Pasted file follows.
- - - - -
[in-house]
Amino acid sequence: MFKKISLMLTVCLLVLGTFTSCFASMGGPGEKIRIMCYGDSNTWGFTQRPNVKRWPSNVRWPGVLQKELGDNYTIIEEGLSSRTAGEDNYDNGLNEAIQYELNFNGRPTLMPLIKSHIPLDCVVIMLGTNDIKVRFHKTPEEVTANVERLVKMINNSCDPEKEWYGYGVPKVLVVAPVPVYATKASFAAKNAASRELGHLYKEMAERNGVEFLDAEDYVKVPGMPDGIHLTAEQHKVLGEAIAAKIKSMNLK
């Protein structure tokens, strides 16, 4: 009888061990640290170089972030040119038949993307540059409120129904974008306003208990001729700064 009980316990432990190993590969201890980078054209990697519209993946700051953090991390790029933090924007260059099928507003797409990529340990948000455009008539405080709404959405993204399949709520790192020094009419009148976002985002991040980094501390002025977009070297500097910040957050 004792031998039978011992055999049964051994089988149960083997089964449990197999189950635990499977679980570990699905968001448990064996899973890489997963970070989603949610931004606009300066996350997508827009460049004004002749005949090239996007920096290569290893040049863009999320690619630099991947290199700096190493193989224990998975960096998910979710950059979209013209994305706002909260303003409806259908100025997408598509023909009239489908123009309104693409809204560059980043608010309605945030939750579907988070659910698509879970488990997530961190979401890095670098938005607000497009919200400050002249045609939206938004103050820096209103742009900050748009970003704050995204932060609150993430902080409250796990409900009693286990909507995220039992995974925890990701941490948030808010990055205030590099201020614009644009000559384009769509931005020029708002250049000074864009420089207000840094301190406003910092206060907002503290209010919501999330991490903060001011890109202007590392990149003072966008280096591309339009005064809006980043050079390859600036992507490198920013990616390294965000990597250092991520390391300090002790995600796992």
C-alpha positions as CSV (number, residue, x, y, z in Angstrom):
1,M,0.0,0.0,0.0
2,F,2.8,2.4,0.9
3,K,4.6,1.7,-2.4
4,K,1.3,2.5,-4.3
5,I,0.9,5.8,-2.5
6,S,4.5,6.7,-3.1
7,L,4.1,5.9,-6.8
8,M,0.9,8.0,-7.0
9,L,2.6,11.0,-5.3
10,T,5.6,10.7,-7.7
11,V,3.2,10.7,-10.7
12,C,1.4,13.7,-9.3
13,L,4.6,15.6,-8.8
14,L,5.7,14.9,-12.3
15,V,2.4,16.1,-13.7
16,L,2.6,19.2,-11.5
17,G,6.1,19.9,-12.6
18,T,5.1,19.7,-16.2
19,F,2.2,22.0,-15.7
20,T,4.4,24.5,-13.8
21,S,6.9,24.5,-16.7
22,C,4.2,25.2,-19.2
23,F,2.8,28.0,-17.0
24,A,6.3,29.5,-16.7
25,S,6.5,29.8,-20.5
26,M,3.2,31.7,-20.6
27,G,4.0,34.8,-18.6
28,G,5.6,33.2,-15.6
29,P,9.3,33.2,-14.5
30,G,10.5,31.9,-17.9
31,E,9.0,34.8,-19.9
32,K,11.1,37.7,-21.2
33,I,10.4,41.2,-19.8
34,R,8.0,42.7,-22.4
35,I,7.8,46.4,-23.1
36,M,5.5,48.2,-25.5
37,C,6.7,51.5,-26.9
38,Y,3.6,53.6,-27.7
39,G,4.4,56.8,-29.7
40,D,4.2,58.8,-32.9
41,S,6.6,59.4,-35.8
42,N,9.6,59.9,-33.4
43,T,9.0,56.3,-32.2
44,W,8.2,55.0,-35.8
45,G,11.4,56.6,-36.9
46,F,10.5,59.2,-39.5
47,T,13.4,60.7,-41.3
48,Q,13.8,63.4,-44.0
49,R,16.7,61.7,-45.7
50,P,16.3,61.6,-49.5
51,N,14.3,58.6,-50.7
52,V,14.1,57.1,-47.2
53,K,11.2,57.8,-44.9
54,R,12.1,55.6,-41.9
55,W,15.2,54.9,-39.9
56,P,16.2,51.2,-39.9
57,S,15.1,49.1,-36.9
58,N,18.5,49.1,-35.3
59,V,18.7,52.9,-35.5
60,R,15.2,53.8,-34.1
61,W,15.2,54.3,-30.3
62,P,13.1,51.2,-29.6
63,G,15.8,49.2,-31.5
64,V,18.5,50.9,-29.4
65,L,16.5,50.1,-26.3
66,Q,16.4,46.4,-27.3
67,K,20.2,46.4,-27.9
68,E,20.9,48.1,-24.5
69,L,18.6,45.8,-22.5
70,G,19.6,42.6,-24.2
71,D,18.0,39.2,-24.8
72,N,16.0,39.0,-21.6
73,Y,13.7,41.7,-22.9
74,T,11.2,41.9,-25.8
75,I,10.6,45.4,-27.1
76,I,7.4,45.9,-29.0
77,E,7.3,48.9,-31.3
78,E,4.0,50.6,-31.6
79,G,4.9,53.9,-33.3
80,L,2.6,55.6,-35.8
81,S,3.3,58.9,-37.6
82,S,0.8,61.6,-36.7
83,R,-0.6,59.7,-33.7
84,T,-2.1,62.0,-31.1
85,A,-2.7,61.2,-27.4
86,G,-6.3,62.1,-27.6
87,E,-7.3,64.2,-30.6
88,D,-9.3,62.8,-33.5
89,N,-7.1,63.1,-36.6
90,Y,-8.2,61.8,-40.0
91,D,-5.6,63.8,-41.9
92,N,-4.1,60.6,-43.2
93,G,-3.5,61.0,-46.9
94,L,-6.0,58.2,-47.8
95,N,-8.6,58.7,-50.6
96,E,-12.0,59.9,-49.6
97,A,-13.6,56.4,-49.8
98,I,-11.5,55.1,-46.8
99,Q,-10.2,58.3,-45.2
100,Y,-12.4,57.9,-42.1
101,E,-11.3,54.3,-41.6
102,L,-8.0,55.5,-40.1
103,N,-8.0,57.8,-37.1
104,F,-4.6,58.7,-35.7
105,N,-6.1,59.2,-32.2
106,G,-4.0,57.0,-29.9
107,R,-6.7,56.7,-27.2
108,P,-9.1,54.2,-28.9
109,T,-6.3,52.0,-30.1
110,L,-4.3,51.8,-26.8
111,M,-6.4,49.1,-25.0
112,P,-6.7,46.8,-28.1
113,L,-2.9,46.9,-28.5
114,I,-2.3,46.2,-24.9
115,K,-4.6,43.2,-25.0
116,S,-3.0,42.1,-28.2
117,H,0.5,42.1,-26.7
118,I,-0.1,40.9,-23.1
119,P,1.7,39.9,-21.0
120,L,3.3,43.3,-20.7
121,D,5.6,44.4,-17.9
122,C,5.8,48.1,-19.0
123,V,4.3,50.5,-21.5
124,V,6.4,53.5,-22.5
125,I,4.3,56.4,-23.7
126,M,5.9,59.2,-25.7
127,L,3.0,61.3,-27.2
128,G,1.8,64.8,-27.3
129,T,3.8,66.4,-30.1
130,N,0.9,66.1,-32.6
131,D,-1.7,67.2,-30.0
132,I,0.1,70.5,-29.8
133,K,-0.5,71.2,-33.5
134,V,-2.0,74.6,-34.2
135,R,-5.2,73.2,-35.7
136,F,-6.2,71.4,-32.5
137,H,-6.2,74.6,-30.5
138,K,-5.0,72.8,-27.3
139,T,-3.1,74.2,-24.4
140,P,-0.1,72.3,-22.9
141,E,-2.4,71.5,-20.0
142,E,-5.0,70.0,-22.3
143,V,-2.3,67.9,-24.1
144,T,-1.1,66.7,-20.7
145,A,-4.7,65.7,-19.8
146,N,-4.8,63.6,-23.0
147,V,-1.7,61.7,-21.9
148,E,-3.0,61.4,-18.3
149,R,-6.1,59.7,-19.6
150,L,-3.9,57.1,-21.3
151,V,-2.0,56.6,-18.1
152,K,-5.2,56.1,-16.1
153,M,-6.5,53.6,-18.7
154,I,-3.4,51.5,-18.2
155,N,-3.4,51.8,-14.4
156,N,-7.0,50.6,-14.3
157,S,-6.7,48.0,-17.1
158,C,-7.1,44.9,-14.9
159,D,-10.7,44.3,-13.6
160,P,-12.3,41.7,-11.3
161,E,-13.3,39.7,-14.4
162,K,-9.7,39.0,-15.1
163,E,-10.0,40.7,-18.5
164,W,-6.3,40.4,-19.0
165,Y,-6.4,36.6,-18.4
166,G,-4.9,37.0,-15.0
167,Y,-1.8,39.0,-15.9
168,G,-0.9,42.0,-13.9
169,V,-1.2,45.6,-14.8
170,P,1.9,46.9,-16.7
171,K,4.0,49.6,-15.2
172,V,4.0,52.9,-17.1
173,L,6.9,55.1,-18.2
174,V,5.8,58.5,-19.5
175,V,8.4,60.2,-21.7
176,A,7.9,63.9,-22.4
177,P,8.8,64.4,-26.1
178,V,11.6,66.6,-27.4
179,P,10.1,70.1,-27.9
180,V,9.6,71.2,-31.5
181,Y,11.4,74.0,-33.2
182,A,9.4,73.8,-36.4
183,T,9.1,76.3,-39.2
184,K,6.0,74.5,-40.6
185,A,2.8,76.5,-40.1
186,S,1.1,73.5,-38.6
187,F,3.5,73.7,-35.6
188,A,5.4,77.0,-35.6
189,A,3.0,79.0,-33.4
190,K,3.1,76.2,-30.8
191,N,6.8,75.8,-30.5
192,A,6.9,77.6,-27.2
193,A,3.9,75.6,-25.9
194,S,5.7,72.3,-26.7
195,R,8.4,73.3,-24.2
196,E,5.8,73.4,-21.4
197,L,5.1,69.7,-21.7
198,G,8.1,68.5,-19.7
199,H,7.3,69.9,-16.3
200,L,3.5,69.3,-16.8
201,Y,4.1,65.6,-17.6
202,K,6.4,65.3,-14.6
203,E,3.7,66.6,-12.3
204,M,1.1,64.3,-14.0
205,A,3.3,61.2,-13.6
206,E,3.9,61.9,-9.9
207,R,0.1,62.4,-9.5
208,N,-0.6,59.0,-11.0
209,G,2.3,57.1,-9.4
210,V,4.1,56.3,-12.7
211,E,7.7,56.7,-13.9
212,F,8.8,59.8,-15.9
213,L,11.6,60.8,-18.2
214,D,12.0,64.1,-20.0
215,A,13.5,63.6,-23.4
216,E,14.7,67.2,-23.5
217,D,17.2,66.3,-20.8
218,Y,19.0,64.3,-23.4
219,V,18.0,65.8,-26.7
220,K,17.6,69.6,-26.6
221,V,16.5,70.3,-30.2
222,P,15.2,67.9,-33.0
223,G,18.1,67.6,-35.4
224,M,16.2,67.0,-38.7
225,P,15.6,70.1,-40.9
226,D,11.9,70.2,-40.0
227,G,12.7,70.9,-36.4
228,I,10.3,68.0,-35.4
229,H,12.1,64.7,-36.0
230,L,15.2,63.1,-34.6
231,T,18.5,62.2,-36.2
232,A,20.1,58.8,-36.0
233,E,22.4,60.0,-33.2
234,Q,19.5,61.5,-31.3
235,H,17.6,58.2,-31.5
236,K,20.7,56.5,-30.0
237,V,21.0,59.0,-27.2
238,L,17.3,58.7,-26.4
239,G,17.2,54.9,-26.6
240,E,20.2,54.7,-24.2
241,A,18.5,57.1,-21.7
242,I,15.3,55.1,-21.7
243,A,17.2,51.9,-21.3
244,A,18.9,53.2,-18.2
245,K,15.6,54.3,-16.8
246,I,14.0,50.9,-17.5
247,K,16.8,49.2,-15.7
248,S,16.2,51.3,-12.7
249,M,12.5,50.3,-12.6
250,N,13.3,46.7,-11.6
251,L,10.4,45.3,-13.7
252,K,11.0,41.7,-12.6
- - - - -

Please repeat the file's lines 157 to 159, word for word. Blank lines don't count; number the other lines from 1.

153,M,-6.5,53.6,-18.7
154,I,-3.4,51.5,-18.2
155,N,-3.4,51.8,-14.4